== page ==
This city’s love affair with wine — and specifically, the namesake port — dates back to the 18th century. Grapes grown in the Douro Valley, an area blessed with just the right mix of rain, soil composition and sunlight, were cultivated and brought into Porto by boat, where they were processed and subsequently aged.
On the other side of the river, in Villa Nova de Gaia, about 60 lodges continue to make port this way today. This morning, with the sun shining again, we set out to do some tasting.
Our first stop was the smaller, independent Cálem, that wasn’t running another English-speaking tour for an hour, but had a Spanish speaking guide available immediately. Which meant it was time to brush off those Español skills.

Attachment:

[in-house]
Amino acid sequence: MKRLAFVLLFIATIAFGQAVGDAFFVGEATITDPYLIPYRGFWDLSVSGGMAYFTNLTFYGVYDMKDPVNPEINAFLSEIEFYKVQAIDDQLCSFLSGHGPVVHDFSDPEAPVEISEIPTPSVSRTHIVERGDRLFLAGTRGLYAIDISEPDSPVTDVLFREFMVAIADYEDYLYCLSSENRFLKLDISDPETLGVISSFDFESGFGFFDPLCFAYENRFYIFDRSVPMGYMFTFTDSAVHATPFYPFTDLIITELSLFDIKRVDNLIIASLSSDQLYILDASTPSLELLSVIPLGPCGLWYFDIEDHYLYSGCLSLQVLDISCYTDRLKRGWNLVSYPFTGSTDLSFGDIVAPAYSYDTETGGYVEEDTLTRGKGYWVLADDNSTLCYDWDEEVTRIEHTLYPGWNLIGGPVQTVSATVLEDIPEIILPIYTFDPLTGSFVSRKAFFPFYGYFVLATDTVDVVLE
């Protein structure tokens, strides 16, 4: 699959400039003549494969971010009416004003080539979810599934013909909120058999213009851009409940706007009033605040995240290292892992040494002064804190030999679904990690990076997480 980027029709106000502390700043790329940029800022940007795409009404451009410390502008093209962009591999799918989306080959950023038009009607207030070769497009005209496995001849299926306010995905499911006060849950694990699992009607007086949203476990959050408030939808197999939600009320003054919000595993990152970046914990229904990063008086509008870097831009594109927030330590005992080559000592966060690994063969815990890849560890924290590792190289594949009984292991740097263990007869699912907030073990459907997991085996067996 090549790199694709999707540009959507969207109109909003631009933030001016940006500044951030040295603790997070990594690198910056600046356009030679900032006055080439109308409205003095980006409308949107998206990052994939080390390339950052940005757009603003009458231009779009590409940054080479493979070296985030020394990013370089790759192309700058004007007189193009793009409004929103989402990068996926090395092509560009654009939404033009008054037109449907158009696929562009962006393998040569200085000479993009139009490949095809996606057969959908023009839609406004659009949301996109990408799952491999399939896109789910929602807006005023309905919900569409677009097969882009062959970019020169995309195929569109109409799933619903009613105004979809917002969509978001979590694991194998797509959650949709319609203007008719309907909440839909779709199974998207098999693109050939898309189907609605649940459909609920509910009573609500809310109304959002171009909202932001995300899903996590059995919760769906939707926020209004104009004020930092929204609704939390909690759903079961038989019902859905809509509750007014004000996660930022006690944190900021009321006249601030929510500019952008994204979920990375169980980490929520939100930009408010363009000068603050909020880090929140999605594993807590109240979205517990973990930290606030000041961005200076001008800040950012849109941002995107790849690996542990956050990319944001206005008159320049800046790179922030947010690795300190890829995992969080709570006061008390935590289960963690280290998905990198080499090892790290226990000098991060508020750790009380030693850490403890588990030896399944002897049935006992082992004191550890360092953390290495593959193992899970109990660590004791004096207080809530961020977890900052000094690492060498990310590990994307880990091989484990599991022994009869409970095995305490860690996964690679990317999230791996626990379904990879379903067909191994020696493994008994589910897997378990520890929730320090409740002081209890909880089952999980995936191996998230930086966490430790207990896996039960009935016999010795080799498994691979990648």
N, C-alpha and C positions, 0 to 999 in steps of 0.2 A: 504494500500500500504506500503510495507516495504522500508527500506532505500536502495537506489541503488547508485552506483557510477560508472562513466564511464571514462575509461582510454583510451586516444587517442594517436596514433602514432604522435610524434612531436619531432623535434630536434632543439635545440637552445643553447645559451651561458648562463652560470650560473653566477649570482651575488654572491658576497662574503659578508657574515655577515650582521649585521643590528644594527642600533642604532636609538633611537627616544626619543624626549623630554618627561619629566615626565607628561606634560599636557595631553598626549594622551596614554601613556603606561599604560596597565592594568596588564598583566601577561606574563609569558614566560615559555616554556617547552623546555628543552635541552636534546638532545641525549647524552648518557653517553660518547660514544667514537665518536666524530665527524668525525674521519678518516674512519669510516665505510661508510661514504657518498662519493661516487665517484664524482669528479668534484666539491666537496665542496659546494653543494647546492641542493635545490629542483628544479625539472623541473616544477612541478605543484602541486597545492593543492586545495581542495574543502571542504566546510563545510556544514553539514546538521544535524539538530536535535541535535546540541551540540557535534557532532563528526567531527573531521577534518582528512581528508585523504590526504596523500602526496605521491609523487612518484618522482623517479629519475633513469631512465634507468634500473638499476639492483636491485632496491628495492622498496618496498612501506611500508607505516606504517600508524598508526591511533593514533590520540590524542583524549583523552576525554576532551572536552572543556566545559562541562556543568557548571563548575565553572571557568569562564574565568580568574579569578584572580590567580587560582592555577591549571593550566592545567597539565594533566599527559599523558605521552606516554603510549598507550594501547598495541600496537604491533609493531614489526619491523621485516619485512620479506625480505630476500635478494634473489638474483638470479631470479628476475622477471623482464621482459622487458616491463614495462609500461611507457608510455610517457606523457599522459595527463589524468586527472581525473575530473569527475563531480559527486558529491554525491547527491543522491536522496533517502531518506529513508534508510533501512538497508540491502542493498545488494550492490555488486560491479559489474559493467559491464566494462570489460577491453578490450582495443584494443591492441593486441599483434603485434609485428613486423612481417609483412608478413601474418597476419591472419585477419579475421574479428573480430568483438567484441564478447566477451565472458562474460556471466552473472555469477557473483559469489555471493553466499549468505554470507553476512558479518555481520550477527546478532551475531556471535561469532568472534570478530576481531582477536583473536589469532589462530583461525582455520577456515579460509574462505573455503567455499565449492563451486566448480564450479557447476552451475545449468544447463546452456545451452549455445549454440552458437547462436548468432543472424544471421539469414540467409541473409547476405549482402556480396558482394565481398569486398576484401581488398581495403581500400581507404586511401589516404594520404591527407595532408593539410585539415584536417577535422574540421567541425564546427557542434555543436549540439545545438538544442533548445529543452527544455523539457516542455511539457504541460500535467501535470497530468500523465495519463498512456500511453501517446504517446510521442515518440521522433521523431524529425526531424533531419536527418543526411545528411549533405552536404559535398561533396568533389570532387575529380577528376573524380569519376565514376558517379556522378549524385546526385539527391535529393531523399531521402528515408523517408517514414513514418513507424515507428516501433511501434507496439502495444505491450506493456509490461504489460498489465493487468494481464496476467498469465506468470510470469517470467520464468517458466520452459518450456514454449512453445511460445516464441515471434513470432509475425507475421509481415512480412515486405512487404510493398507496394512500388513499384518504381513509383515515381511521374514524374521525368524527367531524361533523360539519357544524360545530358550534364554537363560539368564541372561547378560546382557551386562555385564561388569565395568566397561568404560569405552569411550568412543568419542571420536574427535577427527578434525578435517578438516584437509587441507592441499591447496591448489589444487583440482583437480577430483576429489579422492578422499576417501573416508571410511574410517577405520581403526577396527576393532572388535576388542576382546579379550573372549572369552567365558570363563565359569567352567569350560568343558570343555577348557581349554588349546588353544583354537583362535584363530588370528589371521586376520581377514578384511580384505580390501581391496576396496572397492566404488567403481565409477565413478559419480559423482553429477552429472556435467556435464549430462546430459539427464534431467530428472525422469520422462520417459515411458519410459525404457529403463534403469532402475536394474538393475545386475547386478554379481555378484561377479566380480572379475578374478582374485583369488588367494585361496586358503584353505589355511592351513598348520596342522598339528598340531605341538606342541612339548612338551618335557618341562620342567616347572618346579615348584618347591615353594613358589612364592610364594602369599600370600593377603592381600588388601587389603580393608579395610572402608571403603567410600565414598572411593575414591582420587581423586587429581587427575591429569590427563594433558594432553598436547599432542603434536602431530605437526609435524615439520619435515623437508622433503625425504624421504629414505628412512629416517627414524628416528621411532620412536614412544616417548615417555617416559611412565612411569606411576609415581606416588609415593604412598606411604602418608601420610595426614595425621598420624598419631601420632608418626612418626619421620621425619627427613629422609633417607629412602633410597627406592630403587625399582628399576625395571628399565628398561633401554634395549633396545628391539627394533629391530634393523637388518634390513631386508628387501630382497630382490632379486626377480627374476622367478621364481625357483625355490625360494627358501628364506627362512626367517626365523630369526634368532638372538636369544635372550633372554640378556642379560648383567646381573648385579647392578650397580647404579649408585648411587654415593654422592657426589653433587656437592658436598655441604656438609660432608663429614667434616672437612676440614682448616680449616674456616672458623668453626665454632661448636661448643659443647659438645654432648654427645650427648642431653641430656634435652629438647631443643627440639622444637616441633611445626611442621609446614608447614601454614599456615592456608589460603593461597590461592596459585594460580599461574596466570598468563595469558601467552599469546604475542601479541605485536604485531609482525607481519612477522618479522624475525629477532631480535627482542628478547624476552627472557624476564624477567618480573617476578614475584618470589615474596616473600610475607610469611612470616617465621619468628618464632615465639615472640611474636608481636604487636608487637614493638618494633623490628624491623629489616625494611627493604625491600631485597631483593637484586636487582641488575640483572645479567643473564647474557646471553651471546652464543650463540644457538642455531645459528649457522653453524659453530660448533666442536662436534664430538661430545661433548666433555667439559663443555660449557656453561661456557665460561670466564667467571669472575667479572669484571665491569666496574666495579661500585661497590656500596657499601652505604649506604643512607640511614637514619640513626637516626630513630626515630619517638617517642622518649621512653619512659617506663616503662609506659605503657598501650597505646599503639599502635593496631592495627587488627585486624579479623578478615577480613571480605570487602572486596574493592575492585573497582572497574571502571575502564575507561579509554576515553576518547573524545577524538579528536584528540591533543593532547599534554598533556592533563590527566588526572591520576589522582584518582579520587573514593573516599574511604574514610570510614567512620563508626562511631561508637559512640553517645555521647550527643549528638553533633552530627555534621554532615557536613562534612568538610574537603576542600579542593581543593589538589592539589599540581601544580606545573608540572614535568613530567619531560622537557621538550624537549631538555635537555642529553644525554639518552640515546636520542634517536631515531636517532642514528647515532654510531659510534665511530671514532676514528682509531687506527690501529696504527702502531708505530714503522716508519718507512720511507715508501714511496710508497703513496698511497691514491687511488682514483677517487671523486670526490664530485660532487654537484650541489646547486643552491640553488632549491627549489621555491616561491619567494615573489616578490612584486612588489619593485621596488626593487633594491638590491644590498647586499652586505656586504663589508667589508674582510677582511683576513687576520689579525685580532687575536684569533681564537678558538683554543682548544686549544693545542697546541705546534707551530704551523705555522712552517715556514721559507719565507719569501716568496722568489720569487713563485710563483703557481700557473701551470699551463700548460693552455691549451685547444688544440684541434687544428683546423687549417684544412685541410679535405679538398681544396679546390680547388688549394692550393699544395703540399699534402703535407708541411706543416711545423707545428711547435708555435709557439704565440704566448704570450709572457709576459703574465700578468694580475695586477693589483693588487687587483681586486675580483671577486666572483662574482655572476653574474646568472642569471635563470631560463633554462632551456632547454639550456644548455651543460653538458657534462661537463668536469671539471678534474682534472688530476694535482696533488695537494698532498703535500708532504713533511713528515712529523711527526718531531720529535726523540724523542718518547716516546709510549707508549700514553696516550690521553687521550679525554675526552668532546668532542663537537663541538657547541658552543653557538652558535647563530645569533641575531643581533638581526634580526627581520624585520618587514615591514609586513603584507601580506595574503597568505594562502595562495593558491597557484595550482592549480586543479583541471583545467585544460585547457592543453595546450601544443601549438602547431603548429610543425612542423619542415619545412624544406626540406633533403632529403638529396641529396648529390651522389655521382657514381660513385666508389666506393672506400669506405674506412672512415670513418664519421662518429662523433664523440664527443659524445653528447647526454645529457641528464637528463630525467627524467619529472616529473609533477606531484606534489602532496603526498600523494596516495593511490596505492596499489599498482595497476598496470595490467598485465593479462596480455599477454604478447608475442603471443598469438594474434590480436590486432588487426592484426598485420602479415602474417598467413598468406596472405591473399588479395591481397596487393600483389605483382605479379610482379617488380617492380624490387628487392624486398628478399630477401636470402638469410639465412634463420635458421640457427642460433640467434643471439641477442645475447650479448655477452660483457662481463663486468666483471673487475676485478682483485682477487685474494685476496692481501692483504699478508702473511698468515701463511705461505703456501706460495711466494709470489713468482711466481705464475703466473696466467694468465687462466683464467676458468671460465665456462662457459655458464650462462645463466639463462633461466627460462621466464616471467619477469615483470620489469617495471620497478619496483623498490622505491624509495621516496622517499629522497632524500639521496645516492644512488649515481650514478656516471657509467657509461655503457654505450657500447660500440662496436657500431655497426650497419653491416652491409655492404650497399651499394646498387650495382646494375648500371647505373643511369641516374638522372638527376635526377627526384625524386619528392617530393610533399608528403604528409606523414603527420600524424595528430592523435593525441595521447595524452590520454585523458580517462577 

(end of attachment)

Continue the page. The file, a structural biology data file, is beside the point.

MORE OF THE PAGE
Port itself is made in about the same way as wine, with the key differences being length of fermentation as well as the other ingredients, like brandy, that are occasionally added. We got to check out the oak barrels, where porto had been aging for 10, 20, 30 years or longer.
Then, to the matter at hand: tasting. For those who haven’t imbibed, port is a sweet dessert wine, best enjoyed in limited quantities, like, well, a glass. The older the port, the lighter the color and more refined the taste (apparently).
With a few tastes under our belt, our next stop was Ramos-Pinto, another quiet spot where we had a chance to taste most of their line, including a delicious 20-year old reserve.
Two tastings were really enough for us, so we made our way back along the shore, checking out the old boats used to transport grapes into the city — and now largely to haul camera-totting tourists around.
With the weather approaching 32 degrees, we needed to escape the heat and our hotel recommended a popular beach just about 20 minutes away. Checking out all the Europeans sunning themselves there, it felt only appropriate to don my new Euro suit (courtesy of C&A).
It took a little while to get used to but I’m now quite sold on the benefits of the Euro suit! Needless to say, Charlotte got a kick out of it, too.